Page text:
Summary and Discussion
The aim of this study was to investigate the causes of the rising-falling pattern of divorce levels. I used a large longitudinal dataset and applied multilevel event-history models to control for unobserved heterogeneity when examining the hazard of divorce by marriage duration. The initial analysis supported the rising-falling pattern of divorce by marriage duration: the risk of marital dissolution increased, reached its peak at around the fifth year of marriage, and then gradually declined. This pattern persisted when I controlled for the sociodemographic characteristics of women and their partners and the number of children. The inclusion of unobserved heterogeneity in the model led to changes in the shape of the baseline risk; however, the rising-falling pattern of the divorce risk persisted.
Some issues related to specification of the models and robustness of the results are worthy of discussion. One issue is whether to include in the divorce models marriage cohort or calendar year to measure the effect of social context. Although both model specifications are correct, there is a clear reason to favor calendar year over marriage cohort if one wishes to distinguish various duration effects from one another. Further analysis revealed that a model with marriage cohort (rather than with calendar year) would have led to the overestimation of the divorce risk at longer marriage durations because of increased divorce rates over years. This suggests that using the calendar year is a better variable than marriage cohort to measure changes over time in the context where the risk of divorce steadily increases.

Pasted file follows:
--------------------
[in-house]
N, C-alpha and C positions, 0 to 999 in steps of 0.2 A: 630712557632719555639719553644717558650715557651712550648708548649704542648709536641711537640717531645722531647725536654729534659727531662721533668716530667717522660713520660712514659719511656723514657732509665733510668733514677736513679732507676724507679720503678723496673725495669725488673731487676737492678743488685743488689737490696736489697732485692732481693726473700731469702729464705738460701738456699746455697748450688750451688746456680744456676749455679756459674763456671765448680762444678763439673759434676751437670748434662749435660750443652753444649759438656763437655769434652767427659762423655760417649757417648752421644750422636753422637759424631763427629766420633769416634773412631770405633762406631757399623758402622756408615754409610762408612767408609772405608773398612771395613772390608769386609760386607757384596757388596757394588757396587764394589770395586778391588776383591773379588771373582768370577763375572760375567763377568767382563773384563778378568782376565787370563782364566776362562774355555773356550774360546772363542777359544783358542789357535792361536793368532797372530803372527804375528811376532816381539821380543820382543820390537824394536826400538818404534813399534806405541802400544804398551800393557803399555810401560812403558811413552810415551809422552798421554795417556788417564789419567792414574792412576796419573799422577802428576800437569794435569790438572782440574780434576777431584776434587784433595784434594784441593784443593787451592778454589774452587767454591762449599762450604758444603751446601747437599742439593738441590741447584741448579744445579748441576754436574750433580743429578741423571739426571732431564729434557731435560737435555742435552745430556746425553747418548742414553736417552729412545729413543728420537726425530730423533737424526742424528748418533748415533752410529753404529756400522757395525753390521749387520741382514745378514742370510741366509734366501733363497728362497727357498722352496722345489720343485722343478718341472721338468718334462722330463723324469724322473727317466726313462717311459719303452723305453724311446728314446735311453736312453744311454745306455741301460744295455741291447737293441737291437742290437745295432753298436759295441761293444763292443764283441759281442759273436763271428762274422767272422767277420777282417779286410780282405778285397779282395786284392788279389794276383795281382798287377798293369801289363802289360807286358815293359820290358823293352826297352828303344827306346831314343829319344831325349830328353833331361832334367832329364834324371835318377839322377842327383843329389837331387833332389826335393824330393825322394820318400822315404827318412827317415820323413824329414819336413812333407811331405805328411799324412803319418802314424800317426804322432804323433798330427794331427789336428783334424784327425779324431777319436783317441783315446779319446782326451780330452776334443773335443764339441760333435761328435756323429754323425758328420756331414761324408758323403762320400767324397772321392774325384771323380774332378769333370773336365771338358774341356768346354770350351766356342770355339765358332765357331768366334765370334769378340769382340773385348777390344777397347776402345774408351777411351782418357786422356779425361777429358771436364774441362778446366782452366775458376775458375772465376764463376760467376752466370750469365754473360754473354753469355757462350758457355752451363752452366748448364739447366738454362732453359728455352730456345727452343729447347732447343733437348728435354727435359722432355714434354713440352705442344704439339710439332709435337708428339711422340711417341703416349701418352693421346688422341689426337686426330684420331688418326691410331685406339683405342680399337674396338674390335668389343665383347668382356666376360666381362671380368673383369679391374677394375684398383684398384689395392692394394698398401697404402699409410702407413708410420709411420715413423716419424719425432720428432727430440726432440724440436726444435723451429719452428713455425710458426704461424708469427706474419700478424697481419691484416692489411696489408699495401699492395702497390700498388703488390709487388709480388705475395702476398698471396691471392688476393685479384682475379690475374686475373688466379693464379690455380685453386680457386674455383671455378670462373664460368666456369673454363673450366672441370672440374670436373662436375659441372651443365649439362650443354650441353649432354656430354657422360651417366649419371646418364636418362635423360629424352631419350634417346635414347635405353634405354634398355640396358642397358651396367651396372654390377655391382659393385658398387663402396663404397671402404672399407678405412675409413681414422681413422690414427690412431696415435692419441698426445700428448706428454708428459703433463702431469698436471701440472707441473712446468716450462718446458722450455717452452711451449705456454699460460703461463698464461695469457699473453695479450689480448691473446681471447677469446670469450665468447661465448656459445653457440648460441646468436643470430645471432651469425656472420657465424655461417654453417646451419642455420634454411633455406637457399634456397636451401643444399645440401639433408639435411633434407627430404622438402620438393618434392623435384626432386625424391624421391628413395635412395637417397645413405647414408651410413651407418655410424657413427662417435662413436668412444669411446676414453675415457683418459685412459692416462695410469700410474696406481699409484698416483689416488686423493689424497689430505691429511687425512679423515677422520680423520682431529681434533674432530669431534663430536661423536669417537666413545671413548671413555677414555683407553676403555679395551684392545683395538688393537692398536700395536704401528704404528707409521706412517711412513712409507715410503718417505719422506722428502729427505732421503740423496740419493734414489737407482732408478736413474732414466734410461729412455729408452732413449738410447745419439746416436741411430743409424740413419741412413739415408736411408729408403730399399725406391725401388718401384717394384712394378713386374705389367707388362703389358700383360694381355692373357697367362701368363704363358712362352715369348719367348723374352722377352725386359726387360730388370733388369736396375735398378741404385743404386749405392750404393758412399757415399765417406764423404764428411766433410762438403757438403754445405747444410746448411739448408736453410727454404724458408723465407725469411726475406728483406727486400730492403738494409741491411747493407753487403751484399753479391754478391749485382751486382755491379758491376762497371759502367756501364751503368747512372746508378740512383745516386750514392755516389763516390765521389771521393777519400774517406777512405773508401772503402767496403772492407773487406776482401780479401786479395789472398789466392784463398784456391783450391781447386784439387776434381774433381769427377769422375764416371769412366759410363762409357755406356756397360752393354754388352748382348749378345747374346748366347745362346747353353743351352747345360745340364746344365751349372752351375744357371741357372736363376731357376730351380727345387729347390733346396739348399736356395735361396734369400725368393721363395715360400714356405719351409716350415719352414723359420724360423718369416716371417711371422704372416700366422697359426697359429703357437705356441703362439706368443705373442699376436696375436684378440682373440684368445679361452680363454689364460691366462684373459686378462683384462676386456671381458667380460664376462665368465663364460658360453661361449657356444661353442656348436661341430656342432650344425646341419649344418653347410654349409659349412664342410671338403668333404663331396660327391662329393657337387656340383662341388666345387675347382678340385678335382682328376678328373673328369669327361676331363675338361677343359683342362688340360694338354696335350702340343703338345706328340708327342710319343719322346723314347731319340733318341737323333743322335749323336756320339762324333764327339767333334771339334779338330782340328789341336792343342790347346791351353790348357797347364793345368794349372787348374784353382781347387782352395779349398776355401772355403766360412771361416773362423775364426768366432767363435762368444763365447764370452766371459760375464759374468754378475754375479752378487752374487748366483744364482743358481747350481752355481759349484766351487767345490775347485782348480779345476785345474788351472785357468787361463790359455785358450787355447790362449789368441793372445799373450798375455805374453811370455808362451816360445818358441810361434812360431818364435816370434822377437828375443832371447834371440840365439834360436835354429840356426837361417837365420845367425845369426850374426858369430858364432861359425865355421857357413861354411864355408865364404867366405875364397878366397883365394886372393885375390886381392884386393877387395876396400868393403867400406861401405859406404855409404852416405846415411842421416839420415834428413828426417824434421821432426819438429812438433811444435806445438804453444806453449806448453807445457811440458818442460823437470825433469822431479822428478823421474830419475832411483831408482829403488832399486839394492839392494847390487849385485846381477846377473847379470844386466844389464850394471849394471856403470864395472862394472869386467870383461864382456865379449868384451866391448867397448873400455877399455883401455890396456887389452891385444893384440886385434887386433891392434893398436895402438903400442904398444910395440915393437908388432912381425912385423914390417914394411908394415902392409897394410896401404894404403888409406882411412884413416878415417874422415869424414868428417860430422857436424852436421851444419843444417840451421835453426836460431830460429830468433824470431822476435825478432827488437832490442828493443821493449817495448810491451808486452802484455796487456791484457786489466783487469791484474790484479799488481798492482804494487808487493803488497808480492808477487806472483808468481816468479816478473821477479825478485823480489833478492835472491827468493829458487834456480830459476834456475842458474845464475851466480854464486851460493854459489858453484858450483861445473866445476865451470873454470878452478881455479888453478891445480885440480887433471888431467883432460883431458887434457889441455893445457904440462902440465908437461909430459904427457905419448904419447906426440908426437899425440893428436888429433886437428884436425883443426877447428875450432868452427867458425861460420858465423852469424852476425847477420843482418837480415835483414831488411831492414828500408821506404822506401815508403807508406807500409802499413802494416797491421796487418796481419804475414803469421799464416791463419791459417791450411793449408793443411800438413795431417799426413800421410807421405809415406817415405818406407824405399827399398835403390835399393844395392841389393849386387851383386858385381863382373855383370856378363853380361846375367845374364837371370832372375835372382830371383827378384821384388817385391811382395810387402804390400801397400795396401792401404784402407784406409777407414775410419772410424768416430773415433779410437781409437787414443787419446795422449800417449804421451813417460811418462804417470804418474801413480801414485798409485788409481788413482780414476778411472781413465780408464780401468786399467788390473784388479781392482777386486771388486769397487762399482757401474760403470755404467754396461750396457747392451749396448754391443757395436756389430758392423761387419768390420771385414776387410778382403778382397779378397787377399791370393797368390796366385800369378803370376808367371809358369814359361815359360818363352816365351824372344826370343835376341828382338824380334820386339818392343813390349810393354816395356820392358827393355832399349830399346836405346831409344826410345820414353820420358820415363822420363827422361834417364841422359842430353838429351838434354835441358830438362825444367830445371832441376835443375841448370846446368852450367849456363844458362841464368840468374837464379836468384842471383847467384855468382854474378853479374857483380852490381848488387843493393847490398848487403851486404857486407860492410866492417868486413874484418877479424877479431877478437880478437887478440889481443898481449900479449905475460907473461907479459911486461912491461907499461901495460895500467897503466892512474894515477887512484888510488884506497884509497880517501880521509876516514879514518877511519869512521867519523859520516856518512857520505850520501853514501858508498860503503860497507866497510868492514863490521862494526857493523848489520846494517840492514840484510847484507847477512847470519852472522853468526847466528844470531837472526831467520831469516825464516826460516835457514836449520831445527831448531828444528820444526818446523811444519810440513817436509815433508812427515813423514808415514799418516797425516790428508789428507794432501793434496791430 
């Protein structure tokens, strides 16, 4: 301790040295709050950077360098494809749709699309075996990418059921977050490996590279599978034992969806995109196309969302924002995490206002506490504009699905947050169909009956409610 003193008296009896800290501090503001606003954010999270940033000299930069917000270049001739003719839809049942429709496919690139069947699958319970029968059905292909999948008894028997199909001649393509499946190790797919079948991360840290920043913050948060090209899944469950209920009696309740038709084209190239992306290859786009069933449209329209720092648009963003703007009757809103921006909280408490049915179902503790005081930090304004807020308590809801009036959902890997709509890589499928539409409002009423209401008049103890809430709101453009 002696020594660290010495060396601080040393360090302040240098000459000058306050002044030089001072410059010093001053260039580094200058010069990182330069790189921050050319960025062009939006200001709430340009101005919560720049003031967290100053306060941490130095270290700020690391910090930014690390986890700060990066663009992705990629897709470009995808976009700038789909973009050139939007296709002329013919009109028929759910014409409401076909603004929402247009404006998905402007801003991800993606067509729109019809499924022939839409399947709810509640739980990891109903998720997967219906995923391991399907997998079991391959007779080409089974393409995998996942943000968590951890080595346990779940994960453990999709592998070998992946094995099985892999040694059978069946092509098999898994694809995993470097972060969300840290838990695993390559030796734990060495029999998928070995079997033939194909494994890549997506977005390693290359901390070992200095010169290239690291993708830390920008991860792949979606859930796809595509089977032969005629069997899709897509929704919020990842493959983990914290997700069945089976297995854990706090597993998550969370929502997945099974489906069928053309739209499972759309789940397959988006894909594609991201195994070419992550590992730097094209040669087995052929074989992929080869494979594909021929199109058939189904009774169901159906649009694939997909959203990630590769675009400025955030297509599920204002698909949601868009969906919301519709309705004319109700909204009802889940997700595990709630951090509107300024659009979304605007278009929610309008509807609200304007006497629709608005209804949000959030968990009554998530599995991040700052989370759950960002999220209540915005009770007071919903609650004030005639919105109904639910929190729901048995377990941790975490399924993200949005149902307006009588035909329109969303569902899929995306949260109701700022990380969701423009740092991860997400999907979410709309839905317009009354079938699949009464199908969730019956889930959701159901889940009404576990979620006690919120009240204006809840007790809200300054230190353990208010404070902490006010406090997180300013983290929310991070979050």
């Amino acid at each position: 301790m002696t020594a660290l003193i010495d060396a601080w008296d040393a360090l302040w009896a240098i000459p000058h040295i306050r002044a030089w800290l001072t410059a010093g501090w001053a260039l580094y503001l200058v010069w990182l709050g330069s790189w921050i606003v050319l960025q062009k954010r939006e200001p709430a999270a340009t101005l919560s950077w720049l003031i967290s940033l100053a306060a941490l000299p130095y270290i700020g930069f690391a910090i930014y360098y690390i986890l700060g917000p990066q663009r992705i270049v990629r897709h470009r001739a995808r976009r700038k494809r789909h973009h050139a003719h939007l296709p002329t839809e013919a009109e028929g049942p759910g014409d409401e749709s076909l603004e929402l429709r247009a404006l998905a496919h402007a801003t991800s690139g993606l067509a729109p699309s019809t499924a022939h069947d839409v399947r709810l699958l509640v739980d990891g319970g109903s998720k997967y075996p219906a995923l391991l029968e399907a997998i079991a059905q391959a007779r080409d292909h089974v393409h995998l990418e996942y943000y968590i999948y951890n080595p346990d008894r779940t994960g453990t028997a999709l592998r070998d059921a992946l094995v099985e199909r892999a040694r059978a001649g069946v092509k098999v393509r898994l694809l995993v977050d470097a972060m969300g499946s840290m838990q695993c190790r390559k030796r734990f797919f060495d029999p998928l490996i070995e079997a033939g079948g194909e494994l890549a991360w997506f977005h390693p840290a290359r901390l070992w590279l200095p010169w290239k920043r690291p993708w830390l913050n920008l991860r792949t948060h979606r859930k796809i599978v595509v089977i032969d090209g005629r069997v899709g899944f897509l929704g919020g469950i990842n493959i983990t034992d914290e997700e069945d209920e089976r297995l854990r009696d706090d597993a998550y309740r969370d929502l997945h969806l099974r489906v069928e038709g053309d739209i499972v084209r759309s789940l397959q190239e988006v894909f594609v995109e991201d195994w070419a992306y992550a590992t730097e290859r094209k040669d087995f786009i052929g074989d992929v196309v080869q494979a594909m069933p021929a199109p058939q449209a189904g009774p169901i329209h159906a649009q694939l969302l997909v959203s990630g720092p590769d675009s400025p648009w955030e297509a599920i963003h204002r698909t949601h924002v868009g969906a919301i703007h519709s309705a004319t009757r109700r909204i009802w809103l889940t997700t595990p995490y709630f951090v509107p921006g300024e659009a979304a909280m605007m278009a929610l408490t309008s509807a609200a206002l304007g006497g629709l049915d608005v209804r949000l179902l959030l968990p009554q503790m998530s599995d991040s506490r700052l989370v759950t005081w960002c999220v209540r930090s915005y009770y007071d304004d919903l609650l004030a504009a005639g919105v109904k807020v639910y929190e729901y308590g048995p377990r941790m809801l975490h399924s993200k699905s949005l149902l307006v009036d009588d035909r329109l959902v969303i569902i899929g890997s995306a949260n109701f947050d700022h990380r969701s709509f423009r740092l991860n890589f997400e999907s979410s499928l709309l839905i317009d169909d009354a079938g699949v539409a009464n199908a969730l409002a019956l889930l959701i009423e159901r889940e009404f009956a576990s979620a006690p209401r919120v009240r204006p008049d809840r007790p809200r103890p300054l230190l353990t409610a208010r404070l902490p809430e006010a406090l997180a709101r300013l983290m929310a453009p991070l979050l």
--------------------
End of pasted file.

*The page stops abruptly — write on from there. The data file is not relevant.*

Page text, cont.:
Another issue is that the data used in this study contain no information on premarital cohabitation. However, research shows that cohabitation significantly increased in Finland during the study period: most women born before 1945 started their (first) union by contracting a marriage, but the majority of those born in the 1960s cohabited before marriage (Lindgren et al. 1992). Therefore, it is expected that most marriages in the 1980s and 1990s followed a spell of cohabitation with an average duration of two to three years (Andersson and Philipov 2002:218; Lindgren et al. 1992). As cohabitation gradually spread during the study period, this may also explain why marriage durations slightly declined in the 1980s in comparison with the 1970s. At first glance, this suggests that the risk of separation for relationships reaches its peak a few years later than observed in the divorce data used. However, the fact that divorce process lasts some time may cancel out the time that premarital cohabitation adds to the length of the relationship. In Finland, the process of divorce usually lasts a year because of a required period of reconsideration after the submission of an application for divorce. Further, before 1987, the partners who had considered divorce first had to live separately for a year before their application for divorce was approved. There is thus a period of a year or so between the timing of a decision to divorce and the date of divorce recorded in statistics.